He's hearing that it's unconstitutional and that it's futile, but Virginia's new governor, Gerald L. Baliles, is pressing forward with his million-dollar plan to make Virginia's prisoners literate before they are set free.
Another educational-vocational program in District of Columbia prisons is foundering. An elaborate and expensive plan sponsored by Sen. Arlen Specter (R-Pa.) got mired in the bureaucratic incompetence and favoritism that afflict so many enterprises in the nation's capital.
The prisoners at Lorton rendered a verdict of sorts about the "Specter initiative" by burning down the computer repair center, the finest facility in the $41 million undertaking.
Baliles is undeterred.
Requiring prisoners to read at a sixth-grade level before granting parole is a personal project of his. It came to him during a campaign stop at the Powhatan Correctional Center, where he saw a roomful of inmates watching television.
Why weren't any of them reading, he asked the warden. Some of them couldn't, the warden told him. Why didn't they go to school and remedy this basic lack? Because, it was explained to him, the peer pressure makes someone who admits this embarrassing failure and goes to class a "sissy" in the eyes of the guys in his cell block.
Baliles has been an addicted reader all his life. When the bookmobile came around to his small corner of rural Patrick County, he prevailed upon his two brothers to borrow 15 books apiece which, with his own, gave him the riches of 45 books until the bookmobile rolled around again. He reads at least three books a week, mainly history, biography or current affairs. His current enthusiasm: Gavin Wright's "Old South, New South."
To counter the humiliation of admitting they can't read, Baliles has introduced the element of self-interest. A prisoner's parole board will be notified if the prisoner who reads below the sixth-grade level is -- or is not -- participating in the literacy program.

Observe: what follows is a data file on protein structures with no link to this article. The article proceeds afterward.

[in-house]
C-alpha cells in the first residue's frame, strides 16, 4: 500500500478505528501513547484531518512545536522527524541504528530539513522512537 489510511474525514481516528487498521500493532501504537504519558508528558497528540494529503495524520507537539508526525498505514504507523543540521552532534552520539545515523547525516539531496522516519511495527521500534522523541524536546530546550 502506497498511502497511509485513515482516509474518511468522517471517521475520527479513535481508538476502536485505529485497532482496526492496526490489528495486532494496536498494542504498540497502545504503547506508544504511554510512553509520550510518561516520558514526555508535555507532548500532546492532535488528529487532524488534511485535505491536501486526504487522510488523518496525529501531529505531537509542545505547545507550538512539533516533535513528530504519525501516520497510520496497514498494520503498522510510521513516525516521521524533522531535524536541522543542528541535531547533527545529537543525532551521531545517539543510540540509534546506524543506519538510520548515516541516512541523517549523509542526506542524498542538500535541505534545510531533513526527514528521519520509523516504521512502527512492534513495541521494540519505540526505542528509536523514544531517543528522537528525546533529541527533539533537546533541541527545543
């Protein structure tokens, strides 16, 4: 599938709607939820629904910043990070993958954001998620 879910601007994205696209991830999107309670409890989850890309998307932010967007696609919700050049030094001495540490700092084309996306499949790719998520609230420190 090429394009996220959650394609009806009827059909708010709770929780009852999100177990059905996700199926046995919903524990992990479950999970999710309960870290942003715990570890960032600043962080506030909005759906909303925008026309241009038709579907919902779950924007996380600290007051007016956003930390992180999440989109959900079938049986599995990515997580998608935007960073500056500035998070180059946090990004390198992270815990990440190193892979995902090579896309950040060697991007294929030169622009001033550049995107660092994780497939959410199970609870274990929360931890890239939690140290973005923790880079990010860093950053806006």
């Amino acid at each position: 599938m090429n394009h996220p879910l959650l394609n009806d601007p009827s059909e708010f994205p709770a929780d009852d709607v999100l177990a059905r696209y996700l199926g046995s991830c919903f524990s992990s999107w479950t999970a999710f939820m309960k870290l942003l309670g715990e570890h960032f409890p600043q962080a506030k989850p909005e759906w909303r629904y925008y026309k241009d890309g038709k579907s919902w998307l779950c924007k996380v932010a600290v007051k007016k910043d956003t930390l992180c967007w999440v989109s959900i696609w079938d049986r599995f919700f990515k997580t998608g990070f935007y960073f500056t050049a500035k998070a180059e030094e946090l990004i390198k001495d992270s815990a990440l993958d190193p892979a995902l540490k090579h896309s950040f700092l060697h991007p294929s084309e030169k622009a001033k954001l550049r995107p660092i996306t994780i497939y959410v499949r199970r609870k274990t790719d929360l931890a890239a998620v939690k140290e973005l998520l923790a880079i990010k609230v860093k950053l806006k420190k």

Richard Ben-Veniste, a Watergate prosecutor and head of the Advisory Board on D.C. Prisons, says that to keep a prisoner in jail because he cannot read is "unconstitutional." A Watergate-convicted conspirator, turned prison preacher, Charles W. Colson, whose views about the violation of civil liberties are of limited value because of his own violations during the Nixon years, agrees with Ben-Veniste.
Says former prosecutor Ben-Veniste, "Baliles is fine to give incentives, but it is an impossible standard to apply -- those people are not sentenced to go through a reading program; to keep them in because they don't goes too far."
Baliles counters that parole is a privilege, not a right, and that nobody incapable of reading would be kept in jail beyond the length of the sentence. He points out that parole boards also routinely take into account whether drug-abusers and alcoholics take part in rehabilitation programs.
Just because the program is called "No-read, no-release" does not mean that a participant failing to master the A-B-Cs would be locked up until he could. Prisoners with emotional or mental problems which keep them from learning to read would be excused. The testing is going on now.
"You have to break into the vicious cycle of the revolving door of prisoners," says Baliles. "The recidivism rate in Virginia is about the national average -- 35 percent return. About 38 percent of our 10,000 prisoners are functionally illiterate. Sixty-three percent don't have a high-school diploma. I think we should give them the basic tools so they can read job applications and simple instructions. I know a lot of programs haven't worked before. But you have to try."
Participating prisoners who go to school will, in addition to getting time off, be paid at their usual workrate. It is hoped that this will make them less susceptible to jeers from peers who tell them they could be making money instead of going to class.
Truancy will be punished. In fact, the prison school will be run like the schools that so many of them skipped. Additional teachers trained in adult education will be hired. Baliles reports that many retired teachers from all over Virginia have applied to help. They would serve as tutors to individual inmates. Literate prisoners will get points for coaching the new students.
Baliles is proceeding slowly and cautiously, as is his style. Once the test results are in, he hopes to have classes start in late August.
Charles K. Price, director of Correctional Education, says that early reactions from prisoners are mixed. Some say, "This is a great thing, I can get out earlier," and others say, "What's new?"
What's new from the Old Dominion is a rehabilitation program with a real kick in it.